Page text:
The sad truth -- there is rarely a designated champion who clearly articulates the customer's collective needs, and then selectively groups those weighted needs into logical clusters of common interest. In contrast, most customer-facing organizations are still way too internally focused. Essentially, these corporate navel-gazers are flying blind, and at increasingly higher speeds.

Popular posts from this blog

Digital Talent Demand Exceeds Supply in Asia-Pac

Even the savviest CEO's desire for a digital transformation advantage has to face the global market reality -- there simply isn't enough skilled and experienced talent available to meet demand. According to the latest market study by IDC, around 60-80 percent of Asia-Pacific (AP) organizations find it "difficult" or "extremely difficult" to fill many IT roles -- including cybersecurity, software development, and data insight professionals. Major consequences of the skills shortage are increased workload on remaining digital business and IT employees, increased security risks, and loss of "hard-to-replace" critical transformation knowledge. Digital Business Talent Market Development Although big tech companies' layoffs are making headlines, they are not representative of the overall global marketplace. Ongoing difficulty to fill key practitioner vacancies is still among the top issues faced by leaders across industries. "Skills are difficul

Mobile Device Market Still Awaiting Recovery

The mobile devices market has experienced three years of unpredictable demand. The global pandemic, geopolitical pressures, supply chain issues, and macroeconomic headwinds have hindered the sector's consistent growth potential. This extremely challenging environment has dramatically affected both demand and supply chains. It has led to subsequent inflationary pressures, leading to a worsening global cost of living crisis suppressing growth and confidence in the sector. In tandem, mobile device industry stakeholders have become more cautious triggering market uncertainties. Mobile Device Market Development Operating under such a backdrop, the development of mobile device ecosystems and vendor landscapes have been impacted severely. Many of these market pressures persisted throughout 2022 and now into 2023, borne chiefly by the smartphone market. According to the latest worldwide market study by ABI Research, worldwide smartphone shipments in 2022 declined 9.6 percent Year-over-Year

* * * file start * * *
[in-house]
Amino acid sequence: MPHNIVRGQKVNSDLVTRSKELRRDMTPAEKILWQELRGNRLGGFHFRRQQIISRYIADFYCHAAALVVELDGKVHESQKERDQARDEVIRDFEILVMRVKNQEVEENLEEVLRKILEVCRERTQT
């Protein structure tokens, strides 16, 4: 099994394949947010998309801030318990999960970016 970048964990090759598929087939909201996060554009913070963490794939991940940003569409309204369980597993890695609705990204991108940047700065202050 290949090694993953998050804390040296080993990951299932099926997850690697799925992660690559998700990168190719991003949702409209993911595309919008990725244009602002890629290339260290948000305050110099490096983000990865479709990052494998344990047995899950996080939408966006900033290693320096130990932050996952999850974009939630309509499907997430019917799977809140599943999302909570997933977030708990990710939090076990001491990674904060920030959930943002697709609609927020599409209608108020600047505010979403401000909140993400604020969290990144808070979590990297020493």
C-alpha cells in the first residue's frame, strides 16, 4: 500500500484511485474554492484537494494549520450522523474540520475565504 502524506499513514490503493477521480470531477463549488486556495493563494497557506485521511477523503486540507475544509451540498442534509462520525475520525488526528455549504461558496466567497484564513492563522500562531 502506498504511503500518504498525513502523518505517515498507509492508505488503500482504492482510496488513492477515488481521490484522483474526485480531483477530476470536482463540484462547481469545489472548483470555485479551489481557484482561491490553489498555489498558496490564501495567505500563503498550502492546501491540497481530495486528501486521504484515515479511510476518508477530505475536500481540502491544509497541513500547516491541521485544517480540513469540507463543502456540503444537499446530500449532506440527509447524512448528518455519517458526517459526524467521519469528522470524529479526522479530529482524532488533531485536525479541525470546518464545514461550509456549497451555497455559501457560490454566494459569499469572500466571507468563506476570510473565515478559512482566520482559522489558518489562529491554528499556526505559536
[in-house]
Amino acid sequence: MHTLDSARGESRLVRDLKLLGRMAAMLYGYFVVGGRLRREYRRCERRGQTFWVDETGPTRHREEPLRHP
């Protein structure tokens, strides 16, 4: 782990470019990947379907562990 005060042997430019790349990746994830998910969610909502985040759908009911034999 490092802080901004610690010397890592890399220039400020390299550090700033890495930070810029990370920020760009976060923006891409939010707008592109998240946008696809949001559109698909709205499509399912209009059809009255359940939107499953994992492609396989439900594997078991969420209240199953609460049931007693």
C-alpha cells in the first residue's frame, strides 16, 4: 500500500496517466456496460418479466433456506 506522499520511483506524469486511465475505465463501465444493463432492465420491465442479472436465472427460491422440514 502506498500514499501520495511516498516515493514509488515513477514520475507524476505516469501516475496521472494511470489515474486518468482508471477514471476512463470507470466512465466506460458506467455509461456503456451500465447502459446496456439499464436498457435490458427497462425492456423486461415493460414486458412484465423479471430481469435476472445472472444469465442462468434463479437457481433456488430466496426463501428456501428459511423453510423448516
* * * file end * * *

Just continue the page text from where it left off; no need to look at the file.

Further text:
Open Banking Usage to Grow by 470 Percent

The Open Banking business model has been advantageous for Third-Party Providers (TPPs), helping them to extend their offerings into other areas of financial services with new capabilities. Open Banking is also advantageous for traditional banking institutions, despite the perceived loss of custodianship over their data, by providing greater accessibility to more bank services. Furthermore, Open Banking can help serve Mobile Internet providers that are able to leverage it to create tailored services according to customers’ preferences and/or economic limitations. Open Banking Market Development Since traditional banking services are made more convenient by TPPs via greater data access, customers can proactively manage their finances and shape the development of new financial offerings. This is particularly noticeable in the realm of Digital Payments, where retail merchants and customers transact through eCommerce, which has the greatest number of use cases for Open Banking. These includ